68

THE ARCHITECTURAL ANNUAL

The majority of architects regard the problem of fame is that he has grasped the possibilities of
the office building as one of compromise between the office building more fully, more resolutely
the practical and the aesthetic. Mr. Sullivan, on and with greater elevation of purpose, than any
the other hand, fully and frankly recognizes that other map. While his buildings are practical to
the root of the whole matter is practical, evolves the minutest detail, they are characterized by a
it consistently in a practical direction, and finds treatment that is generally very simple and unaf-
that the æsthetic qualities in each case grow fected, but always monumental. With him there
naturally out of the special practical require is no contention between the practical and the
ments. His theoretical and working formula is æsthetic. The useful finds its own artistic ex-
that "Form Follows Function." He first gives pression; the result is æsthetically satisfactory,
the business man exactly what he asks for, and because it has satisfied the requirements of neces-
out of this agglomeration of necessities his artist- sity. So he does not try to adopt the design of
mind gets the inspiration for the form, which a three-story Italian palace of the sixteenth cen-
will make a monumental mass of the whole and tury to a fifteen-story office building of modern
give to each part its appropriate decoration. As America, or apply to the same problem, whose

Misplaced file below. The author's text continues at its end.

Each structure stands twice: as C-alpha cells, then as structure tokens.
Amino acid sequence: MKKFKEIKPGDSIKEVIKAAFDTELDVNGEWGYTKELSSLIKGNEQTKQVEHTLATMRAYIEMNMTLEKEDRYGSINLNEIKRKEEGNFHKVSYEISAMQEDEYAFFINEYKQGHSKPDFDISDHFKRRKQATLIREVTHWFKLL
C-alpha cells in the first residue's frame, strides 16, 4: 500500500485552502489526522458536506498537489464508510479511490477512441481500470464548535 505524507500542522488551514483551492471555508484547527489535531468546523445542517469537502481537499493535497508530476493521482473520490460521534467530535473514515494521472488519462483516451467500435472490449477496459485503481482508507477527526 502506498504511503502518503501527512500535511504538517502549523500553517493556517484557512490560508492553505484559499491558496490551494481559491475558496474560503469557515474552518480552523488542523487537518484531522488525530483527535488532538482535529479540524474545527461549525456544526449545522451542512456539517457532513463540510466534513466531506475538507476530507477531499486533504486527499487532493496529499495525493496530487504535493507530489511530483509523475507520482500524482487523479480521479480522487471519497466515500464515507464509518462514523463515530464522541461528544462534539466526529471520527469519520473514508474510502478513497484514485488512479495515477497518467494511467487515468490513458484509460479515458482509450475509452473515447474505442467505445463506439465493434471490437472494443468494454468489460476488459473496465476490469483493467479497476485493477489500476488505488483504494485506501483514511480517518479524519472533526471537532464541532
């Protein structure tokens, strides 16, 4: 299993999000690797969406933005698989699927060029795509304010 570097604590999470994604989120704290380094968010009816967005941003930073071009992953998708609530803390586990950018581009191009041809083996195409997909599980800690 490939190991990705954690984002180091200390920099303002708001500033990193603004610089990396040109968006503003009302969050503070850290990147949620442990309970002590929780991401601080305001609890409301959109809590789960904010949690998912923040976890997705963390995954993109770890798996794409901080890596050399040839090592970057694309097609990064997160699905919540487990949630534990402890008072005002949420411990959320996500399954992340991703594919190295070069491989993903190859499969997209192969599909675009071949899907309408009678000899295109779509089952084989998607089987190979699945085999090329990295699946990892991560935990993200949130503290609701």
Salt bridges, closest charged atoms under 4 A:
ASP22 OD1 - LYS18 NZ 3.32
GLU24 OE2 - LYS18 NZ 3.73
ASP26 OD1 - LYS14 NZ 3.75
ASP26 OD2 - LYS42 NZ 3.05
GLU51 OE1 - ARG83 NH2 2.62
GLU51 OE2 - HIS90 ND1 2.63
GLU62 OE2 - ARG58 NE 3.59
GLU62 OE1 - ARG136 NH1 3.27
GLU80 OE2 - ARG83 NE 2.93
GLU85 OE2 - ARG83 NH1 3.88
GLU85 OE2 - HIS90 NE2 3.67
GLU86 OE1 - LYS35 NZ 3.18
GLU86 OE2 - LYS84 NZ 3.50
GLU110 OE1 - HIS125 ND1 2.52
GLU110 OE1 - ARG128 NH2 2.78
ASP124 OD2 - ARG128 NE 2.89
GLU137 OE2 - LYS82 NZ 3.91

a decorator, no man in the country comes near chief feature is height, the principles derived
him. Ornament emanates from his brain as spon from classical buildings, in which a long, low,
taneously and exuberantly as notes from a song. horizontal effect was striven for. His buildings
bird's throat. But here, again, form follows func are modern and American in purpose, spirit and
tion. His ornament is never for its own sake, appearance. And he never repeats himself. Each
but always is an expression of the special pur- problem gets its own separate solution. The sim-
pose or function of the space decorated. The in- plicity of greatness, the fitness of a thing that
exhaustible variety of his ornament has proved has grown out of itself, the inherent dignity of
so fascinating, that many students have over what nobly seems its place in life, belong to all
looked the big qualities of his work, of which the examples of his work.
the decoration is only a part.
His true title to

CHARLES H. CAFFIN.